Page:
Biden’s Team is Divided Over New Talks About Oil with Maduro in Venezuela

(Miami Herald, 12.Apr.2022) — Divisions within the Biden administration over whether to continue talks with President Nicolás Maduro in Venezuela have deepened since a senior U.S. delegation met with him in Caracas last month, U.S. and Venezuelan opposition sources familiar with the discussions told McClatchy and the Miami Herald this week.

The March 5 meeting in Caracas resulted in the freedom of two U.S. citizens from Venezuelan custody — and raised the prospect of U.S. sanctions relief on Venezuela’s oil sector amid a global shortage of oil and gas.

Administration officials insist that negotiations over the freedom of two Americans were kept separate from initial talks over Venezuelan oil. At the time, the White House said it intended to continue its engagement with the regime.

But an outcry from both Democrats and Republican lawmakers in Washington over a potential deal with Maduro forced the White House to put the brakes on any future talks.

Venezuela’s democratic opposition movement, which has faltered over the past year as Maduro has consolidated power, criticized the U.S. meeting as “foolish.” The United States, along with almost 60 other countries, recognizes the opposition as Venezuela’s legitimate interim government.

Nevertheless, a debate over whether to continue those negotiations — and how to do so in a way that avoids controversy — has quietly persisted within the administration, according to one U.S. official who was not authorized to speak publicly.

“We believe, not that they have ceased moving forward, but that they encountered so much resistance that they have placed it in standby and are now looking for a way to reformulate the issue,” said one high-ranking member of Venezuela’s opposition movement, led by Juan Guaidó.

“We understand that in the administration there is still an interest in holding some type of encounter with Maduro,” the opposition member said. “There has been a lot of friction between the State Department and the White House on this issue.”

A small office working to free wrongfully detained Americans abroad — based at the State Department but serving as a cell for the entire federal government — began engagement with Maduro in the fall, checking on the welfare of U.S. citizens being held there and exploring what it would take for the Venezuelan regime to release them.

Russia’s invasion of Ukraine on Feb. 24 presented an opportunity. For the first time, a senior White House official visited the close Russian ally in person and began a dialogue.

That gesture was the basis for the release of Gustavo Cardenas, an American and Citgo Petroleum Corp. executive, and Jorge Fernandez, a Cuban-American tourist, from Venezuelan prisons.

But the administration said at the time there was much to discuss moving forward, including oil. “There were a range of issues discussed on this trip,” White House press secretary Jen Psaki said on March 9.
“There are a range of issues to discuss moving forward.”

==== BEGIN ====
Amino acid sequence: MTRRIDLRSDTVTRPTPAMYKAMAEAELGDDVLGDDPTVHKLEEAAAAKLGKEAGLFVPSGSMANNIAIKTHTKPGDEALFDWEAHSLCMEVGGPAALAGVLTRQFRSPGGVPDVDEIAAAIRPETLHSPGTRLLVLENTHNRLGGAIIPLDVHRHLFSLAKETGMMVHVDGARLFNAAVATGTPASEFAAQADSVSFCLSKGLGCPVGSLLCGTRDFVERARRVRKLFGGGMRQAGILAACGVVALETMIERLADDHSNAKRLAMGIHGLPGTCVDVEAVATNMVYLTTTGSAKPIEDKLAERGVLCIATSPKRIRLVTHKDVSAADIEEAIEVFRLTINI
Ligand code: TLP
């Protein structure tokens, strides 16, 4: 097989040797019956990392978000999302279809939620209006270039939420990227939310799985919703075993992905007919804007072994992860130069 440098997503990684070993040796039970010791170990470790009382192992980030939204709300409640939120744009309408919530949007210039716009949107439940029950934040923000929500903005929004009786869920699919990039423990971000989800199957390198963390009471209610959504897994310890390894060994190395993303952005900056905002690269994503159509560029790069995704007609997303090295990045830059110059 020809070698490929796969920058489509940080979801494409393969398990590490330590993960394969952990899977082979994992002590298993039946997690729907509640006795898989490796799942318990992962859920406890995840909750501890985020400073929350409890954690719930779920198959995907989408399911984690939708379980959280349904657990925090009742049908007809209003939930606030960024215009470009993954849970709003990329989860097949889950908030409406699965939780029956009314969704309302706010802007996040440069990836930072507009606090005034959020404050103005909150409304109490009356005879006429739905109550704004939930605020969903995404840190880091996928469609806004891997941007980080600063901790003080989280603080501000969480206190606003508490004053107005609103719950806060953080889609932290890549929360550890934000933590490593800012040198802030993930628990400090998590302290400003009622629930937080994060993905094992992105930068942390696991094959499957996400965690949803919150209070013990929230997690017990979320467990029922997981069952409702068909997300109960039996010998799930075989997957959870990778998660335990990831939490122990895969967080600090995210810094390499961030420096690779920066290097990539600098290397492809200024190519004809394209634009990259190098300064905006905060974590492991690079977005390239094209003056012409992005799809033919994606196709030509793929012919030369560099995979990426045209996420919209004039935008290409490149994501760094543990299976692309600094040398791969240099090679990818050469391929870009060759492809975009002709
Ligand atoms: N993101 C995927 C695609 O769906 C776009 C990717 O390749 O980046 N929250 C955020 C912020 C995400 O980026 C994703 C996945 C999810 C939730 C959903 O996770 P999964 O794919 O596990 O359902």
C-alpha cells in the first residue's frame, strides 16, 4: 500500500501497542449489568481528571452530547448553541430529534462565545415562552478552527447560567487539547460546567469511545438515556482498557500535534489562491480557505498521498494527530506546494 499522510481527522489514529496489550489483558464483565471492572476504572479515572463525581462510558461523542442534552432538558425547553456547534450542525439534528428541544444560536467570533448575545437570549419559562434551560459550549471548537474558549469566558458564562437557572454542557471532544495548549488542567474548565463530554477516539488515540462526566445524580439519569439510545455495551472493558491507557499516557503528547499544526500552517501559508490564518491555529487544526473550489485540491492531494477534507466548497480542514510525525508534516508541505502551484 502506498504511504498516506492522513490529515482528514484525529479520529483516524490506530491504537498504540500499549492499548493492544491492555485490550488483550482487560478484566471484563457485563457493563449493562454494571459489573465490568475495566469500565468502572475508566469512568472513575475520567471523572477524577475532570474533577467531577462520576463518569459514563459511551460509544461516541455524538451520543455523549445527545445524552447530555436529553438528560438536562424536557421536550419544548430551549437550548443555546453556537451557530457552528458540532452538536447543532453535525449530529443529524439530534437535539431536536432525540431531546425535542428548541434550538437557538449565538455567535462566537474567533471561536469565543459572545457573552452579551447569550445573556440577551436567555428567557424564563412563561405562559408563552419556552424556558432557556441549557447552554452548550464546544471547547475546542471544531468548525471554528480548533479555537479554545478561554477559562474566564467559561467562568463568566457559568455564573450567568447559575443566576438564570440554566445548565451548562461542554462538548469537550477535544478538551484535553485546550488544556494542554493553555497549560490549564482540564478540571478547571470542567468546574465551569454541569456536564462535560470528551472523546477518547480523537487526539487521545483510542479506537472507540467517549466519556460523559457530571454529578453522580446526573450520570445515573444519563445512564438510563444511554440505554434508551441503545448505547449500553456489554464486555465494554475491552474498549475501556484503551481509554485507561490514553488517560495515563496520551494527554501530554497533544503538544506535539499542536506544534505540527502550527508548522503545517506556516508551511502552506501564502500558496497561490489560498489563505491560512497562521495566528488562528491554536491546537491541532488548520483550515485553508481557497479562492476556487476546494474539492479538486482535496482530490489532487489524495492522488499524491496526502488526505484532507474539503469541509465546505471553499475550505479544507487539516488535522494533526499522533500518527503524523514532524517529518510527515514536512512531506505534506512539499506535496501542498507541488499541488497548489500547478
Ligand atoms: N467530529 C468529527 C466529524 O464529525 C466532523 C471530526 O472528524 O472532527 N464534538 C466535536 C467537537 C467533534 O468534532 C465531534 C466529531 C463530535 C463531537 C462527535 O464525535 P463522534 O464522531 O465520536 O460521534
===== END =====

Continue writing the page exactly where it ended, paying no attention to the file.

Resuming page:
Juan Gonzalez, senior director for the Western Hemisphere on the National Security Council at the White House, led the U.S. delegation, joined by two senior State Department officials: Roger Carstens, U.S. special envoy for hostage affairs, and James Story, ambassador for the Venezuela Affairs Unit.

But Brian Nichols, assistant secretary of state for Western Hemisphere affairs, was not made aware of the meeting in advance, the high-ranking opposition member said.

“Nichols was not taken into account — he was kept out of that issue by the National Security Council, by its section of Hemispheric Affairs. And they continue not to be involved in the issue,” the opposition member said.

White House and State Department officials denied the allegation that it had kept one of its most senior diplomats in the dark. They did not deny internal divisions over whether to continue the talks.

“U.S. officials’ visit to Caracas was fully coordinated with the Department of State, which sent officials on the trip,” a State Department spokesperson said.

Despite the fact that talks appear to be on hold, companies and banks are operating as if sanctions relief is a fait accompli.
Venezuela’s state-run energy firm, PDVSA, is in talks to buy and lease additional oil tankers in anticipation of an increase in exports, Reuters reported in late March. Credit Suisse, a global investment bank, estimated last week that Venezuela’s economy could surge by 20% this year due to renewed global demand for its crude.

Resuming Venezuelan oil exports is not the only topic that Biden’s team would like to discuss with Caracas.

An unprecedented influx of migrants from Venezuela to the U.S. southern border is posing a new challenge for the administration, just as pandemic-era restrictions on processing arrivals in the United States begin to lift.

“One of the key challenges we’re facing today is that we’re seeing really large numbers of Cuban nationals, Nicaraguan nationals, and again, increases in Venezuelan nationals at the border,” a senior official at the Department of Homeland Security told reporters last month.

“Those nationalities are particularly challenging in terms of processing at the border because of the real lack of relations our U.S. government has with those nations, but also problematic not just for us, but for some of our partners in the hemisphere, in terms of being able to return people to those countries even if they’re found not to have a claim of asylum,” the official said. “So I think, over the last few weeks and months, those are the countries that are really driving some of these increases at the border, and they are particularly challenging for us to process.”


By Michael Wilner and Antonio Maria Delgado